[T]he biology of consciousness offers a sounder basis for morality than the unprovable dogma of an immortal soul. It’s not just that an understanding of the physiology of consciousness will reduce human suffering through new treatments for pain and depression. That understanding can also force us to recognize the interests of other beings–the core of morality.
[…] Th[e] power to deny that other people have feelings is not just an academic exercise but an all-to-common vice, as we see in the long history of human cruelty. Yet once we realize that our own consciousness is a product of our brains and that other people have brains like ours, a denial of other people’s sentience becomes ludicrous. “Hath not a Jew eyes?” asked Shylock. Today the question is more pointed: Hath nor a Jew–or an Arab, or an African, or a baby, or a god–a cerebral cortex and a thalamus? The undeniable fact that we are ll made of the same neural flesh makes it impossible to deny our common capacity to suffer.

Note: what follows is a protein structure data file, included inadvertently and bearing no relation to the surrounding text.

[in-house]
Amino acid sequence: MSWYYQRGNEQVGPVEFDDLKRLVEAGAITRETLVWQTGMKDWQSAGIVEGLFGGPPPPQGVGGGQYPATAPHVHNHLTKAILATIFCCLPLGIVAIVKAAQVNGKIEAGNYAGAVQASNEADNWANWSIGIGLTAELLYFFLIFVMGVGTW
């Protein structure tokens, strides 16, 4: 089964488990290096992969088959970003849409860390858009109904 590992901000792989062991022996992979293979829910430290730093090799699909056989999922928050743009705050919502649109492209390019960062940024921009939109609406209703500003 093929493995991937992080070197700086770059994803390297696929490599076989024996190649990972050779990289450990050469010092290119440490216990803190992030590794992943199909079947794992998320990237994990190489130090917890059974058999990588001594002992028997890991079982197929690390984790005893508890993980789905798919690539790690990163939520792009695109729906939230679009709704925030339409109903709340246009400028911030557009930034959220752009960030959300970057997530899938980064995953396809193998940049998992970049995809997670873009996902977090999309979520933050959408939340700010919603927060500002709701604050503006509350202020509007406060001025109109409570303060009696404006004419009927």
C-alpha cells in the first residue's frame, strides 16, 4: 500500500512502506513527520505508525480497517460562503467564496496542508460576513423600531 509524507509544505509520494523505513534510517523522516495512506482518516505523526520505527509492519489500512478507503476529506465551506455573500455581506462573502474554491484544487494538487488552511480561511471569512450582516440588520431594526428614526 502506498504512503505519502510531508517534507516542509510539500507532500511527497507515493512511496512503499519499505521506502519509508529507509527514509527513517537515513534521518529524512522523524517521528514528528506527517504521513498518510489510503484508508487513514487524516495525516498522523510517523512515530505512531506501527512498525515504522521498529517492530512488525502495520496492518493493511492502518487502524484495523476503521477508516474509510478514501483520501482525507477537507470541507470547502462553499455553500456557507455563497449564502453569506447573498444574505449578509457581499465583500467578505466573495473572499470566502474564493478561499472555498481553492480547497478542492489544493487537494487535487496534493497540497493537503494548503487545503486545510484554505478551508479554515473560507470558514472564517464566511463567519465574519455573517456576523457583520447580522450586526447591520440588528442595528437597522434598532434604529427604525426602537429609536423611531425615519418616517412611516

Steven Pinker, ‘The Mystery of Consciousness’, Time, January 19, 2007